Cleaning a betta fish aquarium
Betta fish might be small, but they still require a sizable amount of care. If you’re going to keep this type of fish, you must learn how to clean a betta fish tank.
Even with a quality aquarium filter, betta tanks can become overwhelmed with nitrates and other toxins if you don’t clean them and partially change their water regularly, which can ultimately be fatal.
Keep reading to learn all the steps involved in cleaning a betta fish tank, plus some other helpful information to make the process go more smoothly.
How often should you clean a betta fish tank?
This depends on the size of your tank and the setup. You should never keep a betta fish in a tank any smaller than 5 gallons, but larger is better. Something between 15-20 gallons, such as the Tetra ColorFusion Aquarium, is ideal for a betta fish and a handful of suitable tankmates. The main benefit of a larger tank is that it provides a more enriching environment for your fish, but it comes with the added bonus of less regular cleaning. You need to clean a 5-gallon tank weekly, while a larger 15- or 20-gallon tank only needs cleaning once or twice a month.
Should you remove your fish from the tank while cleaning it?
Ideally, you should keep your betta fish in the aquarium while you clean it because removing them can stress them — only remove them if you’re changing 80% or more of the water in their tank. In this case, carefully remove them with an aquarium net and place them in a bowl or large mug with plenty of water from their aquarium, making sure to cover it with something breathable.
Should you clean the filter at the same time as the aquarium?
Your betta tank needs an aquarium filter, such as the Tetra Whisper IQ Power Filter, but you shouldn’t clean it or change the media at the same time as you clean your tank and change the water. Filters are full of beneficial bacteria colonies that help create a healthy tank ecosystem, so changing them at the same time as the water can wreak havoc.
Preparing to clean your betta tank
Wash your hands and put on gloves
Before you get started cleaning your betta tank, wash your hands and put on a pair of disposable gloves. This protects you from bacteria in the tank and the tank from any bacteria or germs on your hands.
Prepare fresh water
Tap water is full of chlorine and other substances that can be toxic to fish, so you need to prepare the clean water you’re going to put in your aquarium ahead of time. Fill a clean bucket with as much water as you need and add a commercial aquarium water conditioner according to the package directions. Alternatively, you can simply leave the water uncovered for 24-48 hours, which is long enough for the unwanted substances to disperse.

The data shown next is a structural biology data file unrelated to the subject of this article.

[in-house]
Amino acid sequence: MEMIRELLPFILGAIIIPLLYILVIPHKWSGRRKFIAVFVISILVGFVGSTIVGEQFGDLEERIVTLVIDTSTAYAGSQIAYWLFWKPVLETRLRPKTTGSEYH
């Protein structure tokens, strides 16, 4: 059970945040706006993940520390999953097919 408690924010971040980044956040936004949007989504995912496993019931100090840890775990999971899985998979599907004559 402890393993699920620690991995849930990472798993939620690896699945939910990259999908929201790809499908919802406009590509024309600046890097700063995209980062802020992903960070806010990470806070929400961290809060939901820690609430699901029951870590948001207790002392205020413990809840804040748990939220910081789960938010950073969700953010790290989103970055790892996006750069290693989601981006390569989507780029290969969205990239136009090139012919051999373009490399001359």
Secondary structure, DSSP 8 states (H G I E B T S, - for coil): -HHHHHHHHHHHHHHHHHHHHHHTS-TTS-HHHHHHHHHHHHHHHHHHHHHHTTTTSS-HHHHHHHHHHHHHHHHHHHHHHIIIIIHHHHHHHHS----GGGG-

Turn everything off
Your betta fish tank should have a heater and filter. Turn these off before you start cleaning, along with any other electrical items, such as lights and bubblers.
Steps to clean a betta fish tank
Use an algae scraper to remove any algae you see growing inside the tank. There are different types of algae scrapers for both glass and acrylic tanks, so choose accordingly to avoid scratching or damaging the aquarium.
Clean gravel and siphon water
Use a gravel vacuum or gravel siphon to clean the gravel substrate of your betta fish aquarium. Dropped food and fish waste can settle in the substrate and breed bacteria, so it’s important you clean it. Gravel siphons clean gravel and siphons off the water at the same time. You’re doing two jobs at once — cleaning the substrate and removing the water that you’ll replace with your clean prepared water. In a betta tank of 10-20 gallons, you should aim to remove 10-20% of the volume of water in the tank. In smaller 5-gallon tanks, you may need to remove more like 30-40% since more waste builds up in a smaller area.
Remove and clean tank ornaments
You don’t need to clean ornaments every time you clean your betta fish tank, but look out for algae buildup and clean them when necessary. Remove the ornaments from the tank slowly and carefully so you don’t stress your fish and clean each one with hot water and a clean toothbrush. Avoid using soap or cleaning products as these can be toxic to fish.
Refill the tank
Slowly refill the tank with the water you prepared earlier. You should have left it out long enough for the water to reach room temperature, though if you’re doing a large water change, you should gently heat it to the same temperature as the water in the tank — this should be 75-80 degrees for betta fish.
Turn everything back on
Now that the tank’s clean and topped up with fresh water, it’s time to turn your filter, heater and any other electronic items back on.
What you need to buy for cleaning a betta fish tank
Used for cleaning the algae off the inside of an aquarium, this is a must-have when cleaning your betta fish tank. It should be used only on glass and not on any other surface.
This device cleans aquarium gravel while siphoning off water, getting two jobs done at once. It is suitable for aquariums with a capacity of 20 to 55 gallons.
A simple pail that you can use to collect dirty water from your tank. It’s large enough to do a 20% water change of a tank up to 25 gallons.
Where to buy: Sold by Amazon
This water conditioner neutralizes chlorine and other substances in tap water that can be toxic to fish, making it safe to use right away. It should be used whenever you add a fish or water to the aquarium.
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